Hello all, My DNA 75C recently developed a black spot on it and I'm looking into getting a replacement screen. I can't seem to find any video anywhere that shows how to replace it though. I'm currently deployed and don't have access to many tools. So I'm debating on whether I should send it off or do it myself. Could someone post a link or video or something so I can determine whether I can do it or if I need to send it? Thanks!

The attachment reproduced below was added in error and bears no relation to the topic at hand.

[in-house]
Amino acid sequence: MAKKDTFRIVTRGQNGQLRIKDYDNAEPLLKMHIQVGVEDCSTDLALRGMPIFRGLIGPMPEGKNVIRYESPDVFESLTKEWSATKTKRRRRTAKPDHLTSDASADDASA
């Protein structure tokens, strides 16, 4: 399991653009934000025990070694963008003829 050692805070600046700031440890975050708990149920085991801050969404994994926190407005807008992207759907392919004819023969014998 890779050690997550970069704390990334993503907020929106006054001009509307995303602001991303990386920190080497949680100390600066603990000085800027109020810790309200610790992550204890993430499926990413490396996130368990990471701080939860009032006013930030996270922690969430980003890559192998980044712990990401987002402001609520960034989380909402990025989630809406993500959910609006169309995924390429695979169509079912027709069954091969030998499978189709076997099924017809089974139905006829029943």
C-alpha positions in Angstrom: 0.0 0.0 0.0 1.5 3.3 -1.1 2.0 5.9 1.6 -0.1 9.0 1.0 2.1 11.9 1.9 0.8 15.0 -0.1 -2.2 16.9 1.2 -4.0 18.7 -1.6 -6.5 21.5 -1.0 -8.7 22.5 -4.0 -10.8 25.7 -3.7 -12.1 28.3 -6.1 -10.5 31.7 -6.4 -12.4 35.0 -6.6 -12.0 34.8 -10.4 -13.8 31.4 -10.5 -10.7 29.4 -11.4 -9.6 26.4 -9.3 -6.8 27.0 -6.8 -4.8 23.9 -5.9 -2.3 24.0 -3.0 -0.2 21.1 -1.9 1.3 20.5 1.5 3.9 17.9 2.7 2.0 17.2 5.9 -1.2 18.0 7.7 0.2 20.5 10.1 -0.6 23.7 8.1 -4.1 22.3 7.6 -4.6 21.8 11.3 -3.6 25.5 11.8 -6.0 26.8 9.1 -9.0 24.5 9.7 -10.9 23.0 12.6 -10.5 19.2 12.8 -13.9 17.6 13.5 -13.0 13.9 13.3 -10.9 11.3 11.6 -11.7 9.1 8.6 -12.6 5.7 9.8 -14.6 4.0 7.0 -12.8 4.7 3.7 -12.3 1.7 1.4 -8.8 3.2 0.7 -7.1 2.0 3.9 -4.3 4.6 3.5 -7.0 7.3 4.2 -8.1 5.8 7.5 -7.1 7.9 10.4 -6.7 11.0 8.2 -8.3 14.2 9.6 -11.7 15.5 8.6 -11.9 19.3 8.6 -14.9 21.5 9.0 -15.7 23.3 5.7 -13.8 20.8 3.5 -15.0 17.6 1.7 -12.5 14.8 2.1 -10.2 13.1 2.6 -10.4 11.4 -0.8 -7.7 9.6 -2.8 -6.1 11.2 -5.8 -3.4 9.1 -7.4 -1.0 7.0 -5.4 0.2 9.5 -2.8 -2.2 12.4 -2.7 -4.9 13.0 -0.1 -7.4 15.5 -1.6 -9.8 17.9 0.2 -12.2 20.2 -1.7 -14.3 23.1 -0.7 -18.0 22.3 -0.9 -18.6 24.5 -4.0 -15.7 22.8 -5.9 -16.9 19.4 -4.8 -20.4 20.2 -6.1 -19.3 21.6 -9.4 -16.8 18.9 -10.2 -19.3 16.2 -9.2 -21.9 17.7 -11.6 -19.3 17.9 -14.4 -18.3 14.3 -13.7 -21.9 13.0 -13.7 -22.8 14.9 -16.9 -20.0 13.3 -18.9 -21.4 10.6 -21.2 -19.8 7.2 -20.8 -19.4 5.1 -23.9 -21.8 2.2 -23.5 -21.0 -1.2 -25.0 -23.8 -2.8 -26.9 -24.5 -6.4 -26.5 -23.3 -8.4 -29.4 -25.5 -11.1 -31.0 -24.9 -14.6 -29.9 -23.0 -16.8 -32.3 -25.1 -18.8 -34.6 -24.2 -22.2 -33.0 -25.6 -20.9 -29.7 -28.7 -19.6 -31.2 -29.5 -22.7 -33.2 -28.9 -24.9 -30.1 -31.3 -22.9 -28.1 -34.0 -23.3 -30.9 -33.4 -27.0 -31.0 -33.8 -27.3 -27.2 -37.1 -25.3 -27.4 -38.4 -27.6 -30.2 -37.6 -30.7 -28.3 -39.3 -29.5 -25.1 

Hi,I'm a DIY enthusiast especially in electronics. I'm actually building a portable Playstation 2 Slim with an IPS display, so that it would look like a Wii U controller. It's my first large electronic endeavor. However, being portable, I'd need it to be powered by rechargeable batteries. I'm very confused on how to approach the power part of this project. I'll try my best to be detailed as possible! I look forward towards your answers! —————————————————————————————————————————— Some Details Looking around, I concluded that a battery pack of 18650s (3S) would do a good job, it seemed straight forward too. Connecting three of them in series will produce a maximum of 12.6V. It's also a bit common, therefore a lot of information about the batteries can be found, and even be salvaged from laptop battery packs. I have some details on the electronics included in the project so far: Sony Playstation 2 Slim (Model 75003) Operational Voltage: 8.5V Power Consumption: 6 A Maximum Innolux N070IDG (Yeh, I love nice screens :D) Type: IPS LCD Resolution: 1280x800 Size: 7 Inch Diagonal Operating Voltage: 9-12V (Best at 12V) Consumption: 190-210mA (full brightness) (Indicated from Bench power supply) Display Interface: Includes Interface board of HDMI, VGA, 2 x AV. PAM8403 Audio Amplifier(http://www.kynix.com/Detail/647721/PAM8403.html) 2 Channel Output: 3W output per channel at 4 Ohms. Voltage: 5V —————————————————————————————————————————— The Batteries I managed to obtain 6 x 18650 Batteries from an old laptop. After some searching, it seems to be Sony SF US18650GR 2400mAH Li-Ion batteries. So I concluded that this seems good enough as a start, three of them. —————————————————————————————————————————— The Problem I wanted to use this 3S battery pack with a BMS. After I got the BMS, just as I was about to assemble the pack, i researched some more. It seems that BMS's do NOT balance cells. I thought, since it has an under and overcharge protection, it will all charge the cells at 4.2V each, when the cell is full but the others are not, it will stop charging for that particular cell and continues on the cells that aren't full. But I seem to be wrong, and it can still be out of balance. I was wondering.. most consumer devices we use, simply use a DC power charger/supply to re-charge devices, such as laptops or portable speakers, etc. For sure, they must've designed a balancing circuit inside the battery pack or in the device - or they aren't balance charging neither? Most tutorials mention, that the use of a balance charger with a balance connector is the only way to maintain its performance. I find it rather inconvenient to carry around a balance charger and remove the battery pack from the device to re-charge it. My question is .. is it possible to design a battery pack, that has necessary protection features such as under/over voltage and over current protection, and design it in a way that it charges through a simple DC barrel charger? Or is balance charging.. something not completely necessary? I'm just really scared about using lithium batteries. I don't want to put myself or anyone in harm. —————————————————————————————————————————— My Possible Solutions Since I'm not very experienced about lithium batteries, and to me, it seems balancing is so critical. I thought of a few solutions that I hope will be ok to do, I welcome your feed back on them! Solution A - Use only a 1S3P (or more in parallel) Pack instead and use a TP4056-based USB 5V Charger. Pairing with 3 BOOST converters to power the LCD, PS2 and other electronics at their own voltages, WITH a 1S BMS. (My worry, is that my battery may not be able to handle the current draw.) I'm aware that I'll have to do calculations based on the efficiency of the boost converters as well, to get an accurate current draw from the batteries. Solution B - My initially decided method, I think the diagram is self explanatory. But I'm hesitant to use this method as I discovered is does not balance the cells (and ruin its life) and can be dangerous. Solution C - Individually Protect Each CELL with a 1S BMS, AND use a 3S BMS together. It sounds ridiculous, I guess. But somehow I think it will work, but not as great or wouldn't be recommended. Solution D - The Proper Balanced Method , which would need a use a of bulky balance charger and the inability to use the device while charging (removal of the pack needed to charge). It's really inconvenient, in my opinion. —————————————————————————————————————————— Well, thanks for reading, i hope that wasn't too lengthy. I really hope i get an answer out of this once and for all. Because I don't usually ask, I just research. Now I really need help as it can be dangerous if this goes wrong. Please let me know what you think and what solution is best! I'll try to answer back with the best of my ability. I'm also eager to know, about what mistakes there could be in my 'possible solutions'! So that I could avoid or correct them in the future. Once again, Thank you very much.